Baburam Bhattarai: “When we came to power, we should not have continued to act like an insurgent group.”

I did not originally intend on commenting on Baburam Bhattarai’s interview with the conservative Indian newspaper, The Business Standard, as the questions asked and answered were the standard fare and have been repeated in countless other publications. However, what I did find interesting was not the byline selected by the Business Standard for publication which stated that the Nepalese party did not regard the current CCP to be a Maoist party as that is the stated opinion of nearly all of the Maoist and Mao Zedong Thought left but rather, Baburam Bhattarai’s answer to the last question asked. “In retrospect,” Jyoti Malhotra asks, “what are the mistakes you think you may have made?”. Bhattarai responds, “When we came to power, we should not have continued to act like an insurgent group. We could have suggested dialogue as a way to resolve issues, instead of making pronouncements from a public platform.” It is not news that Bhattarai has once again shown his moderate colours, Bhattarai has always been a far more “moderate” figure in communist politics or in the context of the on-going line struggle the leader of the “rightist” faction within the UCPN(Maoist). Indeed, the party has used his “moderate” politics as a way to woo the Nepalese petit-bourgeoisie which has become a vital component in their urban revolt due to the relatively small size of the industrial proletariat (largely employed in the textile industry and the construction industry) and the relatively large size of the urban petit-bourgeoisie, especially in Kathmandu.

What is interesting is that Baburam Bhattarai in this statement seems to have completely forgotten what the situation was like when the UCPN(Maoist) came into power those 5 years ago. It is true that the PLA had suffered losses in 2005 and was at a stalemate with the RNA due to the concentration of forces around urban centres and Indian military support, however, the UCPN(Maoist) also enjoyed dual power in the countryside and enjoyed popular support of the masses. In the wake of the 7-party alliance the people of Nepal in urban centres rose up against the monarchy and helped overthrow the monarchy and establish a Constitutional Assembly which has always been the goal of the communist movement. Indeed, it would have been unthinkable that in such a period of widespread political activity and insurgency on the part of the popular classes in the urban areas, something that has not been witnessed since, if the CPN(Maoist) had not been an insurgent party. I have always stated that I respected Baburam Bhattarai and understood that he simply had a pessimistic interpretation of the contemporary situation, however, I do not think that I fully appreciated how pessimistic he has become (or perhaps always was) about the 2005/2006 period. Indeed it seems that Baburam Bhattarai, like the CCP, “used to be ideologically driven, too.”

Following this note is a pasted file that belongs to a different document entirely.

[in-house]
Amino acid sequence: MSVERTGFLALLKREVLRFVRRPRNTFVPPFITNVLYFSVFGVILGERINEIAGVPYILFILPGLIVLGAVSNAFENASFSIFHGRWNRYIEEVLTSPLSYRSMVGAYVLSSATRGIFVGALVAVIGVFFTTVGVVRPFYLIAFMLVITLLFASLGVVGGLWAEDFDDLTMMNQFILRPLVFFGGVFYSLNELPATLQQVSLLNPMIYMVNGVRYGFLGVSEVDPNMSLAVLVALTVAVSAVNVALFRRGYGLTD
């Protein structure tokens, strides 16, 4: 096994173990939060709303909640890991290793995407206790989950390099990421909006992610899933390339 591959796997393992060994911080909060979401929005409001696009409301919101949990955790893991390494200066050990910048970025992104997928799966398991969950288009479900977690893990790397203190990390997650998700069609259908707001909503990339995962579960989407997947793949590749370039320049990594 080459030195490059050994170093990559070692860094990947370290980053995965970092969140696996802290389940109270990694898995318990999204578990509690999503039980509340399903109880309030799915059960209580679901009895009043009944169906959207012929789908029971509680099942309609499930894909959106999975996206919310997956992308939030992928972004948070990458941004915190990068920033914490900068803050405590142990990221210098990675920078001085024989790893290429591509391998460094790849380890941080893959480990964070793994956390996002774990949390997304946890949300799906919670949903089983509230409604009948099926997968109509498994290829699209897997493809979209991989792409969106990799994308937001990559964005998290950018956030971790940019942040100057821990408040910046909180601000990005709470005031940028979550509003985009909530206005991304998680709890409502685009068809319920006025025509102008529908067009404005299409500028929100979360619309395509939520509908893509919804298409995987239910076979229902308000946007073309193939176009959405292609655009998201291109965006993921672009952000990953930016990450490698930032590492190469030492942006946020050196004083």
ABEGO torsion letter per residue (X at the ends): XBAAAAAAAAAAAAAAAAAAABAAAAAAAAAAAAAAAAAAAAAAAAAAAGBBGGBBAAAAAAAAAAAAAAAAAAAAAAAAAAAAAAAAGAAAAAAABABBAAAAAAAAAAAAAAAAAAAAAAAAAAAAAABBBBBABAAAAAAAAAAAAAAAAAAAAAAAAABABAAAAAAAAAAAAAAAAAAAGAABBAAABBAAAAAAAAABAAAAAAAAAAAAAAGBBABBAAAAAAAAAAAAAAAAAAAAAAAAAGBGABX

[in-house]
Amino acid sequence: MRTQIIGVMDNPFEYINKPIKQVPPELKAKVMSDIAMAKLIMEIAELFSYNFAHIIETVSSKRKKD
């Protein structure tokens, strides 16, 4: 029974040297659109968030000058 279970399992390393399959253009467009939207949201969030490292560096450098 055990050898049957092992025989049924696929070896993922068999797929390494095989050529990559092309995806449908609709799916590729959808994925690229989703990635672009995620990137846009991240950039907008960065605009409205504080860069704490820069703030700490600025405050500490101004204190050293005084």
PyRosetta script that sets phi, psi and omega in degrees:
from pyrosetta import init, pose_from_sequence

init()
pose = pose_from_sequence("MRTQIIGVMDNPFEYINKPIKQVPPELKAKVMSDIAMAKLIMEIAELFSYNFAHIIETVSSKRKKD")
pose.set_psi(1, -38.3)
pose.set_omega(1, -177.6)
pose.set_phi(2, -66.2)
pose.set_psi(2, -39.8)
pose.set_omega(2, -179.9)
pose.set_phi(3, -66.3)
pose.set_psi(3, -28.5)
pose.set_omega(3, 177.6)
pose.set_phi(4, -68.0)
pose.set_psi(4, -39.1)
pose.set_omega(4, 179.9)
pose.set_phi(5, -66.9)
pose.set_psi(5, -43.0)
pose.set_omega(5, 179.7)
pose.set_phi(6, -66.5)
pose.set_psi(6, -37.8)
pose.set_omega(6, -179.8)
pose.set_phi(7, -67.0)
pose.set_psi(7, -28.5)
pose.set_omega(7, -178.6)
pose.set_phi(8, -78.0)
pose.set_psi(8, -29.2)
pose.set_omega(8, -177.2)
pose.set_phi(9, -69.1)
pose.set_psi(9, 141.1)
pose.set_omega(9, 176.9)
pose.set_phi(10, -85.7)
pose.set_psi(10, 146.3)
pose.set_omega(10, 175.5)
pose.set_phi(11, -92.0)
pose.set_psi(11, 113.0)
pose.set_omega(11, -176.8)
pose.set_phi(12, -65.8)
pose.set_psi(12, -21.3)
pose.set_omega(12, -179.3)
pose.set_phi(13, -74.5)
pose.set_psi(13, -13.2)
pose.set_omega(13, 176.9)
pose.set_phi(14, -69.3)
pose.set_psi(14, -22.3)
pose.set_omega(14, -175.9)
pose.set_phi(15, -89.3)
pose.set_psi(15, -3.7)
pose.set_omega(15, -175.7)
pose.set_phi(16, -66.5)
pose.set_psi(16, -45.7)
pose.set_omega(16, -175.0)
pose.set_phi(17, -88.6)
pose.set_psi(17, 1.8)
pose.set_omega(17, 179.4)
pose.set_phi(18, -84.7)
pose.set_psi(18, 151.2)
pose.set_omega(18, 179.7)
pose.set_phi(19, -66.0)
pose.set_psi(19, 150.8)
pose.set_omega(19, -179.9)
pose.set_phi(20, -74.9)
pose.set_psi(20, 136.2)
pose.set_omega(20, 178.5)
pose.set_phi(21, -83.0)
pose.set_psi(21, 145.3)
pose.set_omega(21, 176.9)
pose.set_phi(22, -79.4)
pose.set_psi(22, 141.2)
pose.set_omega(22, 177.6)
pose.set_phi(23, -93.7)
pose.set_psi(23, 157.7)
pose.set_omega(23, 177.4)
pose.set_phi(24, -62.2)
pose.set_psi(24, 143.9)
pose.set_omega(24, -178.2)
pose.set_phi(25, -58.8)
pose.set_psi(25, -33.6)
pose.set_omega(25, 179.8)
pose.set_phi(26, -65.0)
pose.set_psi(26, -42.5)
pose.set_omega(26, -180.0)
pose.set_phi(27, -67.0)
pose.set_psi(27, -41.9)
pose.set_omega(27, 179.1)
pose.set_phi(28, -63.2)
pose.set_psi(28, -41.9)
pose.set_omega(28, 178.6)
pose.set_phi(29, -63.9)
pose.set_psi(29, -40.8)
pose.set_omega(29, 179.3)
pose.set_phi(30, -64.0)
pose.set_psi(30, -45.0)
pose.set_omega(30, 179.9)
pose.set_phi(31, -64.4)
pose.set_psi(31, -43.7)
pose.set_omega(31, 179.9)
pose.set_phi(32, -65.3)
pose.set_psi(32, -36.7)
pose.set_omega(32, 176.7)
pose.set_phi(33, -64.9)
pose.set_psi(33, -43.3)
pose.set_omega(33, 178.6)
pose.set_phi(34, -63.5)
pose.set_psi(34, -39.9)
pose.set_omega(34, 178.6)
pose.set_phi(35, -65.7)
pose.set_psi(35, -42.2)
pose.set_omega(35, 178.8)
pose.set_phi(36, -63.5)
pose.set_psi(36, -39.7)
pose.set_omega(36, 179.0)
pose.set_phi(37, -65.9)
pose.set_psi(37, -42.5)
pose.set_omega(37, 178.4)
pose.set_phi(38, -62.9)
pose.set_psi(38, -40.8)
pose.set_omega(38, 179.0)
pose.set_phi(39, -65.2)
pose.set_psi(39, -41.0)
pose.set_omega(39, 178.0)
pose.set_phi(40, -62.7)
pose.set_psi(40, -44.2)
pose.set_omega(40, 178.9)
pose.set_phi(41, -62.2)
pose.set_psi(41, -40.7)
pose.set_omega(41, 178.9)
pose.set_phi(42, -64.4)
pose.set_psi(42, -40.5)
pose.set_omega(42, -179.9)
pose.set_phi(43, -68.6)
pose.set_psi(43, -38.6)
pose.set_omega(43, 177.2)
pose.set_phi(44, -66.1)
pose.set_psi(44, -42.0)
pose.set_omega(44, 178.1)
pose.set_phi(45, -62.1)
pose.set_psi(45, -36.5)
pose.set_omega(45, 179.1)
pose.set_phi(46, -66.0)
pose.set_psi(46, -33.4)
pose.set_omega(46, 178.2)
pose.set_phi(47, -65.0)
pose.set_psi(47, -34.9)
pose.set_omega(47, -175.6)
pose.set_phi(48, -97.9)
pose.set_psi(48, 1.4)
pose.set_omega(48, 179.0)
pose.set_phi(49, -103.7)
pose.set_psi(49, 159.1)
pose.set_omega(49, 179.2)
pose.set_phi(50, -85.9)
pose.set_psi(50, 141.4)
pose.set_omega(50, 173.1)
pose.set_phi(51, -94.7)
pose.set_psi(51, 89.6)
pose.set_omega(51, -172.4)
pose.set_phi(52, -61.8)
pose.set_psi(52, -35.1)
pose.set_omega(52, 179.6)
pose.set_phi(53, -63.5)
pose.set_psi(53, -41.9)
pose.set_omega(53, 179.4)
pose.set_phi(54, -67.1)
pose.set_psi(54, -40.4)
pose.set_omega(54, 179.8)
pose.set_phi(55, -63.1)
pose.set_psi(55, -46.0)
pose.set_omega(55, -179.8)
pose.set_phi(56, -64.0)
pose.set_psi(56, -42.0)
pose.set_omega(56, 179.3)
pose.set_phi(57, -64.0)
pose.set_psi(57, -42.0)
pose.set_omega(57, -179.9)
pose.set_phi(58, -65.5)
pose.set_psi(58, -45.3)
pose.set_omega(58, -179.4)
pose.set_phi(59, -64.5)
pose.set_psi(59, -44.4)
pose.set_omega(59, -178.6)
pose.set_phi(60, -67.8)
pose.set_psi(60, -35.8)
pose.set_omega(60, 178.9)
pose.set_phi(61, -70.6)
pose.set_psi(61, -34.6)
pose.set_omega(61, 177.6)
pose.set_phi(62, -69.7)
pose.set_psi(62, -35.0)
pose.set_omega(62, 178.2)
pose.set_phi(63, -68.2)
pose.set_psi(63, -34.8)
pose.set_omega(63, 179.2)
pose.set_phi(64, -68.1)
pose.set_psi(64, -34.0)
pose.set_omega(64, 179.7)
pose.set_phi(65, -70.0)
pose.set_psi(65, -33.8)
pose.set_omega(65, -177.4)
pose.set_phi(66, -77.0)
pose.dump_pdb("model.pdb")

Q&A: Baburam Bhattarai, United Communist Party

We don’t look at the chinese as maoists’
Jyoti Malhotra / New Delhi May 29, 2011, 0:49 IST

Jyoti Malhotra met Vice-Chairman of the United Communist Party of Nepal (Maoist) Baburam Bhattarai in Kathmandu a few days ago, where he spoke frankly about India’s role in Nepal’s political crisis.

How do you look at the political situation in Nepal today?
In the Constituent Assembly elections held in April 2008, we made substantial gains. All the major political parties such as the Nepali Congress and the Communist Party of Nepal (UML) realised they would have to ally with us. Unfortunately, after the elections, India became unhappy and it was very difficult for Delhi to accept our leadership. It took us four months to form the government.

Where does the problem lie?
The problem lies both with India and us. We were too ambitious… we thought we could do things on our own, while India underestimated our strength. This came to a head over the appointment of the army chief. We wanted to establish a civilian authority and so, we wanted former army chief Rookmangud Katuwal to resign. For two years, there was a deadlock in the completion of the peace process and writing of the Constitution.

So, what are the conclusions you have arrived at?
The conclusion is that we need the understanding of all the major political parties in Nepal such as the Nepali Congress and UML as well as New Delhi. We must abide by the 12-point understanding brokered by India in 2005.